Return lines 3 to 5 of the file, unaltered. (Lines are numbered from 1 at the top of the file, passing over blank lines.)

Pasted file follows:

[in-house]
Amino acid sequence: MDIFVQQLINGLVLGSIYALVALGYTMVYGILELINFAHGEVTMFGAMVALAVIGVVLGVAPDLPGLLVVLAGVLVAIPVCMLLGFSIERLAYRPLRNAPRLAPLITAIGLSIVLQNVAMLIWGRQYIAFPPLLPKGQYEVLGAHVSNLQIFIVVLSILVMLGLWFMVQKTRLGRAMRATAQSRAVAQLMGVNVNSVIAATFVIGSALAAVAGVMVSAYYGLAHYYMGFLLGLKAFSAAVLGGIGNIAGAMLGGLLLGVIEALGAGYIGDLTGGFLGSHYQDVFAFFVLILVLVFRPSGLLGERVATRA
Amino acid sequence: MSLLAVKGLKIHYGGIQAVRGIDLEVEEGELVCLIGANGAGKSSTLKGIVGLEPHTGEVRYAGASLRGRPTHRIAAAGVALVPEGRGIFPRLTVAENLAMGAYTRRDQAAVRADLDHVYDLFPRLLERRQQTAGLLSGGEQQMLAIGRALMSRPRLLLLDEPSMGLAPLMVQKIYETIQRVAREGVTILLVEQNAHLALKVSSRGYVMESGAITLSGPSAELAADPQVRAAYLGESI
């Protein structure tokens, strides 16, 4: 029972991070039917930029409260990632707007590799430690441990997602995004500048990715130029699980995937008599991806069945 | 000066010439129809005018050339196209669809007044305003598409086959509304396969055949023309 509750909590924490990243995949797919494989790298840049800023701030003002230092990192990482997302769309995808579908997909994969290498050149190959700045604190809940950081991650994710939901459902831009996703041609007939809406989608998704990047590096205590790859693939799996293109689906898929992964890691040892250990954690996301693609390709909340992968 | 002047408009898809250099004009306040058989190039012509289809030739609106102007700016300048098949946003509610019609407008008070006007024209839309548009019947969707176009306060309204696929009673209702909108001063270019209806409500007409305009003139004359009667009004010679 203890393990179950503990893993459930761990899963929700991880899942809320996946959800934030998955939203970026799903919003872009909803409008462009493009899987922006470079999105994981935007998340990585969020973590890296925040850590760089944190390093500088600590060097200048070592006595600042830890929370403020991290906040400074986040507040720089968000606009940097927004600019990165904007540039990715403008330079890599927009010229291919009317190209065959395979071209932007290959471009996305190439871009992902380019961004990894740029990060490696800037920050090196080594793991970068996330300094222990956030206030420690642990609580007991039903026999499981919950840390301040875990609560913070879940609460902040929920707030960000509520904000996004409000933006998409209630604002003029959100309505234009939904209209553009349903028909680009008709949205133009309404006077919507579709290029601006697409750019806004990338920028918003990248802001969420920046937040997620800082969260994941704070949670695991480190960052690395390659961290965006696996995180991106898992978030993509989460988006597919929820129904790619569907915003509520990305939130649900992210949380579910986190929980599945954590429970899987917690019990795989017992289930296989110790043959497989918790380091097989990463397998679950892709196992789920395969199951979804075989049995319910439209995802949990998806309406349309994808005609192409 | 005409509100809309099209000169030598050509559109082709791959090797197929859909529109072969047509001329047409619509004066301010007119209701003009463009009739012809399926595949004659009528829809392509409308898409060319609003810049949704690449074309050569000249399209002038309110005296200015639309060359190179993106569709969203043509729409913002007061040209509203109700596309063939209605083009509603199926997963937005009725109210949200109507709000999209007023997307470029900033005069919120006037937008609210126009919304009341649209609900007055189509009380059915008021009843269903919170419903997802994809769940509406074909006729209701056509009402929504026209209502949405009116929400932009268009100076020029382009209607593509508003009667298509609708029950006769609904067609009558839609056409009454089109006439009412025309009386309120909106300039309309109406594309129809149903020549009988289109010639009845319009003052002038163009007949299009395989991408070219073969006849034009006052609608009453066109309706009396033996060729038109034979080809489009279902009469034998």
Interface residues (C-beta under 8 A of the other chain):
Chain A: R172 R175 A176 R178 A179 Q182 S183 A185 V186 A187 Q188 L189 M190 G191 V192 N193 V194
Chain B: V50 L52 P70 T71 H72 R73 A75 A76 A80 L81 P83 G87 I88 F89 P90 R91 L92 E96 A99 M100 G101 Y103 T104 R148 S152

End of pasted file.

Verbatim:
Amino acid sequence: MSLLAVKGLKIHYGGIQAVRGIDLEVEEGELVCLIGANGAGKSSTLKGIVGLEPHTGEVRYAGASLRGRPTHRIAAAGVALVPEGRGIFPRLTVAENLAMGAYTRRDQAAVRADLDHVYDLFPRLLERRQQTAGLLSGGEQQMLAIGRALMSRPRLLLLDEPSMGLAPLMVQKIYETIQRVAREGVTILLVEQNAHLALKVSSRGYVMESGAITLSGPSAELAADPQVRAAYLGESI
């Protein structure tokens, strides 16, 4: 029972991070039917930029409260990632707007590799430690441990997602995004500048990715130029699980995937008599991806069945 | 000066010439129809005018050339196209669809007044305003598409086959509304396969055949023309 509750909590924490990243995949797919494989790298840049800023701030003002230092990192990482997302769309995808579908997909994969290498050149190959700045604190809940950081991650994710939901459902831009996703041609007939809406989608998704990047590096205590790859693939799996293109689906898929992964890691040892250990954690996301693609390709909340992968 | 002047408009898809250099004009306040058989190039012509289809030739609106102007700016300048098949946003509610019609407008008070006007024209839309548009019947969707176009306060309204696929009673209702909108001063270019209806409500007409305009003139004359009667009004010679 203890393990179950503990893993459930761990899963929700991880899942809320996946959800934030998955939203970026799903919003872009909803409008462009493009899987922006470079999105994981935007998340990585969020973590890296925040850590760089944190390093500088600590060097200048070592006595600042830890929370403020991290906040400074986040507040720089968000606009940097927004600019990165904007540039990715403008330079890599927009010229291919009317190209065959395979071209932007290959471009996305190439871009992902380019961004990894740029990060490696800037920050090196080594793991970068996330300094222990956030206030420690642990609580007991039903026999499981919950840390301040875990609560913070879940609460902040929920707030960000509520904000996004409000933006998409209630604002003029959100309505234009939904209209553009349903028909680009008709949205133009309404006077919507579709290029601006697409750019806004990338920028918003990248802001969420920046937040997620800082969260994941704070949670695991480190960052690395390659961290965006696996995180991106898992978030993509989460988006597919929820129904790619569907915003509520990305939130649900992210949380579910986190929980599945954590429970899987917690019990795989017992289930296989110790043959497989918790380091097989990463397998679950892709196992789920395969199951979804075989049995319910439209995802949990998806309406349309994808005609192409 | 005409509100809309099209000169030598050509559109082709791959090797197929859909529109072969047509001329047409619509004066301010007119209701003009463009009739012809399926595949004659009528829809392509409308898409060319609003810049949704690449074309050569000249399209002038309110005296200015639309060359190179993106569709969203043509729409913002007061040209509203109700596309063939209605083009509603199926997963937005009725109210949200109507709000999209007023997307470029900033005069919120006037937008609210126009919304009341649209609900007055189509009380059915008021009843269903919170419903997802994809769940509406074909006729209701056509009402929504026209209502949405009116929400932009268009100076020029382009209607593509508003009667298509609708029950006769609904067609009558839609056409009454089109006439009412025309009386309120909106300039309309109406594309129809149903020549009988289109010639009845319009003052002038163009007949299009395989991408070219073969006849034009006052609608009453066109309706009396033996060729038109034979080809489009279902009469034998």
Interface residues (C-beta under 8 A of the other chain):